For example, if your situation has changed, such as a family member developing dog allergies, or a job change means you spend most of your day away from home, keeping them might not be possible. If you’ve given it loads of time and done everything you can to make things work, and they still seem unhappy, it could also be time to rehome them. In some cases, rehoming a dog is best for them too.

How To Safely Rehome A Dog

If rehoming a dog is your only option, you need to know how to do it safely so that your dog can find the best possible home. Most shelters or breeders have a rehoming clause in the contract stating that you must return the dog to them. Check your contract. Even if it doesn’t say this, speaking with the shelter or breeder in the first instance is usually the best way to rehome your dog. But rehoming your dog with any reputable rescue organization is always an option. Remember that some organizations might charge a fee for rehoming a dog.

If none of these are an option, you can search for a stranger to adopt your dog. But you must screen potential adopters to ensure your dog goes to a loving and safe home. Speak to your vet about ways to do this safely. A website like Rehome allows you to screen, pick, and meet applicants carefully. Please avoid listing your dog on websites such as Craiglist, where you can’t screen anonymous sources. Puppy mills look for cheap or free dogs on websites such as these. Please take the time to ensure you find the best home that your dog deserves.

My Personal Experience With Adoption Regret

Chips and Bonkers.

The first dog I rescued is called Bonkers, and he is an English Bull Terrier mix. He lived on the streets for the first year and was subjected to physical abuse and other trauma. He began shutting down in the shelter, and no one wanted him. I took him home, and he was feral and constantly destructive for three months. Going from the streets to a house was difficult, and living with love was clearly an experience he never had, cowering all the time. I felt like I took on too much with Bonkers. But with nine months of dedication and perseverance, he is now the kindest doggy soul I’ve ever met. Eight years later, I’m so glad I chose him.

My second rescue dog is named Chips, and she’s a Dachshund. I’ve had her for three months and am only now getting past the regret stage. I am a new mom and didn’t realize how hard it would be to raise a toddler and a puppy. Chips has destroyed many things, forgot her house training, and kept us awake at all hours. Recently, she got into a tray of painkillers in a zipped bag in a closed pocket at the bottom of my gym bag, which was in a cupboard. She ate eight tablets of ibuprofen and became very sick.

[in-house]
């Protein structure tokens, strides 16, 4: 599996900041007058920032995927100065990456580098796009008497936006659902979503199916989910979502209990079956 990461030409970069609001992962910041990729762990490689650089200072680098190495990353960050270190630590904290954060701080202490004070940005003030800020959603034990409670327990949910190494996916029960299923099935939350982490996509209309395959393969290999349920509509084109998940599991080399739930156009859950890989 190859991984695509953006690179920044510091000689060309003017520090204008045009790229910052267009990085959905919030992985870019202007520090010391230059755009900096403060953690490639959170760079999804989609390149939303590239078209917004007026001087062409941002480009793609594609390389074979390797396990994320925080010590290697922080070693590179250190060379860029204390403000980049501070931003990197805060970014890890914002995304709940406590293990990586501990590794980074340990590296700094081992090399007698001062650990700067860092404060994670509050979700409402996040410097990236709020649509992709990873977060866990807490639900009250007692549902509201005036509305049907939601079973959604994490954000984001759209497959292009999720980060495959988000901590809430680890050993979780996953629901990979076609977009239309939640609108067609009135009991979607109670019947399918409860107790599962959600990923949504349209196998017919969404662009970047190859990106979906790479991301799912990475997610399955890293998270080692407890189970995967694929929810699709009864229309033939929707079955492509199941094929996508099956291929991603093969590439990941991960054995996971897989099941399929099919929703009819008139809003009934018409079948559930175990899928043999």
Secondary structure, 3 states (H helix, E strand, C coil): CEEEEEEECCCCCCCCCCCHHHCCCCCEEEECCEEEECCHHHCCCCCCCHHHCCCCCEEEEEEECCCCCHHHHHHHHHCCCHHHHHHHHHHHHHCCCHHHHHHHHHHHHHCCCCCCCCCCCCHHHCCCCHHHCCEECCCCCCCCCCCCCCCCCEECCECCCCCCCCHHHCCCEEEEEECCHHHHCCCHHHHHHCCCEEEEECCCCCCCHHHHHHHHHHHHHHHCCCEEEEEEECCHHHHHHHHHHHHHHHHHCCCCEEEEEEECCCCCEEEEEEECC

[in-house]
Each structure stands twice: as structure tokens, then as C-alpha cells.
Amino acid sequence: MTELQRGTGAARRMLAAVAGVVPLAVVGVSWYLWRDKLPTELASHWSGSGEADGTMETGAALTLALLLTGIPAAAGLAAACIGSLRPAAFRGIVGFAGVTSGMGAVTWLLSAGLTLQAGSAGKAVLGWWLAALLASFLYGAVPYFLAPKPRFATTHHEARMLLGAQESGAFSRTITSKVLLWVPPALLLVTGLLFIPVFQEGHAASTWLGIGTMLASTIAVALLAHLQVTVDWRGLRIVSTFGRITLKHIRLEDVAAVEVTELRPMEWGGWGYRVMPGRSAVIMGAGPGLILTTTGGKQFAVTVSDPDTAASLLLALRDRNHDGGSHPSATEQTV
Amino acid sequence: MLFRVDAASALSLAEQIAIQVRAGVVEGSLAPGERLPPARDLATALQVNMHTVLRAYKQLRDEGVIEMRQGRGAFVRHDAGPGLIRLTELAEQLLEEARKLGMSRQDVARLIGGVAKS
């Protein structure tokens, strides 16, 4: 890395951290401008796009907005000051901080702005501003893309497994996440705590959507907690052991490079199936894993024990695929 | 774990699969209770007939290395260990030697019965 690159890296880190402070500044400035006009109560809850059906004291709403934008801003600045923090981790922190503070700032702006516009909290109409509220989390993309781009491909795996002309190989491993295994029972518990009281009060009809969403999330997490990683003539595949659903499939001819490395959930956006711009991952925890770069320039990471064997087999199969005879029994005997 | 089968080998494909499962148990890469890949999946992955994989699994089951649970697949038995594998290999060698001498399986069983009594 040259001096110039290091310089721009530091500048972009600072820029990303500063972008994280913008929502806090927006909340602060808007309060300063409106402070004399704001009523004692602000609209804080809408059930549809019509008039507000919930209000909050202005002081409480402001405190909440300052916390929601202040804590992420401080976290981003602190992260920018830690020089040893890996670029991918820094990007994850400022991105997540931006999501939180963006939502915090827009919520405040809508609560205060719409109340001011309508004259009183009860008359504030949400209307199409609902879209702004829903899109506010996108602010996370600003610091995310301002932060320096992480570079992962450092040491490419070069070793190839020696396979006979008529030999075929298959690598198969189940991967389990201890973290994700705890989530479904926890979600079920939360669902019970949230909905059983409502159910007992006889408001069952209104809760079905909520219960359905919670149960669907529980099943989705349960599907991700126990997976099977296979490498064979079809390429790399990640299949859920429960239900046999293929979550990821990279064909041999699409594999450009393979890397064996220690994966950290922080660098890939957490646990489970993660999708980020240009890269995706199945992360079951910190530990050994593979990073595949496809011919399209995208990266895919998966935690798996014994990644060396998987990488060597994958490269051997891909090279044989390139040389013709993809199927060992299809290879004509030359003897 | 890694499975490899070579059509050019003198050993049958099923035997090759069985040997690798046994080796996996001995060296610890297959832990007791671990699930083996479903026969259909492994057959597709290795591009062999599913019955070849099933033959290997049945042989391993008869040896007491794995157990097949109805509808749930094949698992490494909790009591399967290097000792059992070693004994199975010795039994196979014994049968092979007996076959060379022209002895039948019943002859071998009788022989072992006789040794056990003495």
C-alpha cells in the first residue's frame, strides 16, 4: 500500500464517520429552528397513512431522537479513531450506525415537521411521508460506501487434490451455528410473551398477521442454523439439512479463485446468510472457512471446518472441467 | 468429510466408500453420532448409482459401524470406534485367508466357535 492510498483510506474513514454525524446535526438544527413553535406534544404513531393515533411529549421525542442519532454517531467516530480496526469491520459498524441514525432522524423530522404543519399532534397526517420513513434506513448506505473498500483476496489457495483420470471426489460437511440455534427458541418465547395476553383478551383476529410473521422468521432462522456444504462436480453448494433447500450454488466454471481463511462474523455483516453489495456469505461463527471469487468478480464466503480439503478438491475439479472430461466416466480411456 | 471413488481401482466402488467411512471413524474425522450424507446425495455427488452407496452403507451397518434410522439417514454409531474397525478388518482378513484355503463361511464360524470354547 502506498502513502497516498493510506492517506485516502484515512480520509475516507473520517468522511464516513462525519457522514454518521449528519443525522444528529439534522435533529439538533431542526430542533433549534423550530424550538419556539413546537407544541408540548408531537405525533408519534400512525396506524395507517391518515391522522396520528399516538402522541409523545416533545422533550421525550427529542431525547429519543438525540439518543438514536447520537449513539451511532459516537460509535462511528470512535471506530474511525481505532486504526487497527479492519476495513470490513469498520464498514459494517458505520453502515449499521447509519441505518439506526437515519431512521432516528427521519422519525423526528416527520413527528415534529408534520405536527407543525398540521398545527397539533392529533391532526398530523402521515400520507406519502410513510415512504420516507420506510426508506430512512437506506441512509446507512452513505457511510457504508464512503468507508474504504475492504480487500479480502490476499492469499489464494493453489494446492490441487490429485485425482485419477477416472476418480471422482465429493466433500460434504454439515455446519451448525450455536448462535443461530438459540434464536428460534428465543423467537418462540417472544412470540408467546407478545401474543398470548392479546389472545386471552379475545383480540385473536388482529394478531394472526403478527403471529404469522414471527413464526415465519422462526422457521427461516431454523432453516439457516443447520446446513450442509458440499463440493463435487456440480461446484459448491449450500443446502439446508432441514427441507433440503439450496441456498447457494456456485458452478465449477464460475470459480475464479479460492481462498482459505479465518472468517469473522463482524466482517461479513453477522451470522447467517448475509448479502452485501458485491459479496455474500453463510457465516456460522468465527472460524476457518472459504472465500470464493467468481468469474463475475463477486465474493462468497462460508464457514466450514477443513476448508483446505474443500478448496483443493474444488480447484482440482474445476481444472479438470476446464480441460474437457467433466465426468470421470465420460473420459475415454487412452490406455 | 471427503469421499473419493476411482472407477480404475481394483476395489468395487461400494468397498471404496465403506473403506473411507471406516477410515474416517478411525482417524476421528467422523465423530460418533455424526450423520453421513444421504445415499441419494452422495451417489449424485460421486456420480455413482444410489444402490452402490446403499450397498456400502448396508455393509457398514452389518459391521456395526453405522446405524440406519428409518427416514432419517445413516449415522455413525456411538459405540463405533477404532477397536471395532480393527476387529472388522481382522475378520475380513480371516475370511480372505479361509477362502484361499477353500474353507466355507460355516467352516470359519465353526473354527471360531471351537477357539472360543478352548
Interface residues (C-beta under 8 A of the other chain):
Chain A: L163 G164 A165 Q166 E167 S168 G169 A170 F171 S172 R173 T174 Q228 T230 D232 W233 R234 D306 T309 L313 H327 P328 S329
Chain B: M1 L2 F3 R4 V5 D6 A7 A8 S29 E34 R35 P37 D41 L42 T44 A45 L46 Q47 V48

I have had to rearrange my daily routine, put locks on every cupboard, and focus on the positives that she brings to our lives, including humor and fun. I still don’t know how she got into that bag, but after many tears, a lot of money at the vet, and a considerable increase in exercise, she seems to be less erratic at home. I thought I couldn’t handle her alongside my toddler. But I remind myself that she had four homes before us, so she’s had a lot of upheaval. And although it’s an ongoing process, I know we are doing very well together.

Frequently Asked Questions

Will I Regret Adopting A Dog?

Many new dog owners experience regret during the first few months of adoption. The feeling might come and go, or you might experience guilt for most of your day. But these feelings should pass with time, patience, and compassion for the dog and yourself. Once you’ve both settled into your new life, it becomes much more pleasurable for you both. Doing as much research and preparation as possible before adopting a dog is essential. But this cannot always prepare you for the reality.

Is It Normal To Regret Adopting A Dog?

Yes, it’s normal and more common than you probably think. Most parents, be that to children or four-legged pups, find the adjustment period difficult. I found it difficult for both my child and my two rescue dogs. And there’s no shame in admitting it or asking for help. And when things finally fall into place, the process becomes much more rewarding.

How Do I Cope With Rehoming My Dog?

It’s tough to rehome a dog, especially if you don’t want to or feel you’ve been forced into this decision. Be kind to yourself and know that you are making the best decision for you and your dog.

Is Rehoming A Dog Cruel?

No, rehoming a dog is not cruel. Rehoming a dog is often kinder than keeping it in an unhappy home. Many organizations and shelters can help you with rehoming a dog. Just be sure to rehome them with a reputable organization or person.

Final Thoughts

The first few months after adopting a puppy or a dog are incredibly difficult and life-changing. The dog adoption blues come in varying degrees and are much more common than most people think. Understanding why you feel this way and how to address these issues to improve your and your dog’s lives is essential. However, sometimes, rehoming is the only option.

If rehoming is your only option after many months of trying, that’s okay. Just be sure you rehome them with a reputable shelter, organization, or person you’ve screened. Otherwise, you risk rehoming them with an unsuitable or unsafe owner. And every dog deserves a loving and safe environment. Knowing that your dog is going to a good home also helps heal any regret or sadness.